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Karl W. Giberson


The Greatest of These

The science of love.

Science is often at odds with common sense. In fact, some would read the history of science as the steady retreat of commonly held misperceptions about the world in the face of controversial but ultimately compelling scientific explanations. Did not the moving earth have to displace the commonsense stationary earth? A bizarre quantum physics replaced the intuitive classical physics; relativistic time and space replaced their everyday counterparts; and so on. Albert Einstein was once challenged by a critic, upset that his theories flew in the face of common sense. The great scientist was dismissive: "Common sense is a body of prejudice laid down in the mind prior to the age of eighteen."

There is, to be sure, some truth in this simple picture of an uninformed common sense steadily retreating in the face of scientific advance. But the reality is much more complex, and there are some interesting counterexamples. I suspect that the current enthusiasm for multiple universes will eventually wane and return to the traditional commonsense view; likewise the genetic determinism of some scientists will give way to the old-fashioned idea that parenting, friendships, and life experiences are critically important.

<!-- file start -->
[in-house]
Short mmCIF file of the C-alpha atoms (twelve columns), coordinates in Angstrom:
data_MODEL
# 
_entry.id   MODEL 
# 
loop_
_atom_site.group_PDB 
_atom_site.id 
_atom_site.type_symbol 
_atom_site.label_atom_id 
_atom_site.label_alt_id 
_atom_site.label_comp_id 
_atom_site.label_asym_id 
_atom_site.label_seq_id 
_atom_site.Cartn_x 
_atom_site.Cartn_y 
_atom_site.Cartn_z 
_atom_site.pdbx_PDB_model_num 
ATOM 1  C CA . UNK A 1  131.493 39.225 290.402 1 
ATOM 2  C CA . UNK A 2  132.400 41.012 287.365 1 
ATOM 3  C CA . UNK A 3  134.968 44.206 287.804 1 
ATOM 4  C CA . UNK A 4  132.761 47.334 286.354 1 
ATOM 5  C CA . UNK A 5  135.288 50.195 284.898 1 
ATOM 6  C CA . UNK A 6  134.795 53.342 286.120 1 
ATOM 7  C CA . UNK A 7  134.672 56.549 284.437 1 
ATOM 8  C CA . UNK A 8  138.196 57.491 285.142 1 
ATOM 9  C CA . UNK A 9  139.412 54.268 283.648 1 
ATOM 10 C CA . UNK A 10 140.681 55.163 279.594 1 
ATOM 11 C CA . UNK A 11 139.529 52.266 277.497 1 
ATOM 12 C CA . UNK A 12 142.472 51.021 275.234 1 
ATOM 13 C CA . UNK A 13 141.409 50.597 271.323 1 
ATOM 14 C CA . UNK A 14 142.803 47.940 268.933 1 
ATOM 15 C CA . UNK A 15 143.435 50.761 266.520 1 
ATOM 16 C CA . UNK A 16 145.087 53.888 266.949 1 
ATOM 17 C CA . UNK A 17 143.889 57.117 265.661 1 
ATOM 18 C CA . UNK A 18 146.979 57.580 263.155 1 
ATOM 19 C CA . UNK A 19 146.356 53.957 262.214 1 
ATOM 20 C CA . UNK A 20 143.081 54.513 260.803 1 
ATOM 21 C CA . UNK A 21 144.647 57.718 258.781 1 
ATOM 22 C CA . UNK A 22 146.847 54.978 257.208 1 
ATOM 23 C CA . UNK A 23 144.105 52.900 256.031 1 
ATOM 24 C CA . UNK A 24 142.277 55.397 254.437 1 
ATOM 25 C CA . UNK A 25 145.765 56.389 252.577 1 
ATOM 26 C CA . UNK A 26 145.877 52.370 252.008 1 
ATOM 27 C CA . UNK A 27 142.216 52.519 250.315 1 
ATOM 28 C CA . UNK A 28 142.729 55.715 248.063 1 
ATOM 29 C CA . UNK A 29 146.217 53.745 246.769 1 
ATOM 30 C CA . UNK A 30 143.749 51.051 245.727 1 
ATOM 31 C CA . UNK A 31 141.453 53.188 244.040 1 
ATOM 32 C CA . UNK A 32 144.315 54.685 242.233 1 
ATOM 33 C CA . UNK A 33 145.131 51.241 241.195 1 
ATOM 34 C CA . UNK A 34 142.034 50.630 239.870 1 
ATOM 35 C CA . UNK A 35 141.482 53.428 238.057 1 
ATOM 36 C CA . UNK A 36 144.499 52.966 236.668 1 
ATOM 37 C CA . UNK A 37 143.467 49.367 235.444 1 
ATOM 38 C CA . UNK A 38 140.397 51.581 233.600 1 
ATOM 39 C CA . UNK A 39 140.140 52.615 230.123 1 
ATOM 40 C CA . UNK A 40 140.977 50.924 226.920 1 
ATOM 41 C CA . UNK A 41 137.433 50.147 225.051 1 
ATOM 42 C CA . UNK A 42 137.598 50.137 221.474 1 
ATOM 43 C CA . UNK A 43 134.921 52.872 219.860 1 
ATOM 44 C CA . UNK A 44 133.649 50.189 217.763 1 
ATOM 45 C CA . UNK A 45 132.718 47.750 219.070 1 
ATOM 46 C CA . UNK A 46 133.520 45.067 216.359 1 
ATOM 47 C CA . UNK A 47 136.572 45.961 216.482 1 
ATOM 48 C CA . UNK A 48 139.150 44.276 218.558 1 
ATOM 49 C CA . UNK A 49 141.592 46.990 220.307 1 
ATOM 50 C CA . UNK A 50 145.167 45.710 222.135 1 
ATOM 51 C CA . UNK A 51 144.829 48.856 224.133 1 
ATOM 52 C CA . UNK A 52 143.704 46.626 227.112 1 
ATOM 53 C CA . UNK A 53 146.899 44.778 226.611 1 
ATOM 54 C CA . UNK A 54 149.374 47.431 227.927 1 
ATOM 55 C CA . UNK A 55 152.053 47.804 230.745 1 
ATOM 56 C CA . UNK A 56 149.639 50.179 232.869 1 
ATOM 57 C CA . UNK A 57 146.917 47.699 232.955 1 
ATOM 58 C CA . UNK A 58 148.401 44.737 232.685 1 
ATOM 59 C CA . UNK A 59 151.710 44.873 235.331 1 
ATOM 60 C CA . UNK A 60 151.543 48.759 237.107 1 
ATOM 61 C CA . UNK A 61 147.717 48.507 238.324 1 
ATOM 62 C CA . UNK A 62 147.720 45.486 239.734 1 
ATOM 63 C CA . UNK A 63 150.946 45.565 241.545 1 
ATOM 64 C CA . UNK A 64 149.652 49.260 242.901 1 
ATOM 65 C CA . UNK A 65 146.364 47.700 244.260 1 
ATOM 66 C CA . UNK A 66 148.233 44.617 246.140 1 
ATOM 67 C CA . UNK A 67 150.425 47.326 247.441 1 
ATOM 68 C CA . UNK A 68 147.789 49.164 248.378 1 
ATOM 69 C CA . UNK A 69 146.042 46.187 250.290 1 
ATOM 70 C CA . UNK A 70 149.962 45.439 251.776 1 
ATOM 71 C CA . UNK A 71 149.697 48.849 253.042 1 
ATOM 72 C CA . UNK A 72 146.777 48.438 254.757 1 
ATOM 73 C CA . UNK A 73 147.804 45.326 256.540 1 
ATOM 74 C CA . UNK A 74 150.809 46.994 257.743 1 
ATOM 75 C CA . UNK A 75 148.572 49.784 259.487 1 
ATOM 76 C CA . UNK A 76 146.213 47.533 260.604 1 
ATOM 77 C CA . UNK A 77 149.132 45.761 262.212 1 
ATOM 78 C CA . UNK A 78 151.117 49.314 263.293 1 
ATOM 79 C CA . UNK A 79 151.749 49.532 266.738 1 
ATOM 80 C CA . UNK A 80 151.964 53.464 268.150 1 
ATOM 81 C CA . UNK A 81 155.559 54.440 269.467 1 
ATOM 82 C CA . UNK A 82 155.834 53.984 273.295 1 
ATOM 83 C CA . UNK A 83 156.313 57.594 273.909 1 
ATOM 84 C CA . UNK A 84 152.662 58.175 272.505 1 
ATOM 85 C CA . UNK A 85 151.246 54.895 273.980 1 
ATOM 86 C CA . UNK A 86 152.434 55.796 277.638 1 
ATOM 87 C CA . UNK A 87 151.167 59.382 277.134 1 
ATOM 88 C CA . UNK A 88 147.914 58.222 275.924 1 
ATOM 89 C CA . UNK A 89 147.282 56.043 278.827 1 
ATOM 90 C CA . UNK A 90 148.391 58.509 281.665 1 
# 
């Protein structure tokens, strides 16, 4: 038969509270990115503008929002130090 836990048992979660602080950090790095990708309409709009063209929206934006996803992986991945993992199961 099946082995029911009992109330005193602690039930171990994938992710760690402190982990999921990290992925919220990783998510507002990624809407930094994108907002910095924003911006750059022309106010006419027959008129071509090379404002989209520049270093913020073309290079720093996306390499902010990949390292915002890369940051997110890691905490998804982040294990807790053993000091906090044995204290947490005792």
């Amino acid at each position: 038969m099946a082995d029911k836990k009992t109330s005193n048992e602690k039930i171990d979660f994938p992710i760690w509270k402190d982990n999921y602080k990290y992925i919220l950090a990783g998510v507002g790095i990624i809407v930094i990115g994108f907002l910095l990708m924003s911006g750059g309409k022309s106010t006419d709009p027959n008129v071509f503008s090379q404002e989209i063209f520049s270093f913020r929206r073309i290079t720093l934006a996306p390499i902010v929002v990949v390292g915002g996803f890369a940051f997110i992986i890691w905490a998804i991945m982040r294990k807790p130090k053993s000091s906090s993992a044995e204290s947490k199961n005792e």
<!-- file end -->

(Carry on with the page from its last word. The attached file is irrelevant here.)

But the most striking counterexample to the simplistic picture of "science trumping common sense" would have to be the early 20th-century conviction that physical affection, human contact, and love were irrelevant to infants. For a rather long period of time, the psychology of early childhood went completely off the rails and ran at right angles to common-sense notions of childrearing.

Alas, this particular departure from common sense was not so benign as Galileo's discussion about the motion of the earth. Far from it. This misunderstanding resulted in the death of tens of thousands of children, victims of a profound confusion about the nature and importance of love. Unknown to the science of the time was a central "mystery" that is still being unraveled—namely, that little ...

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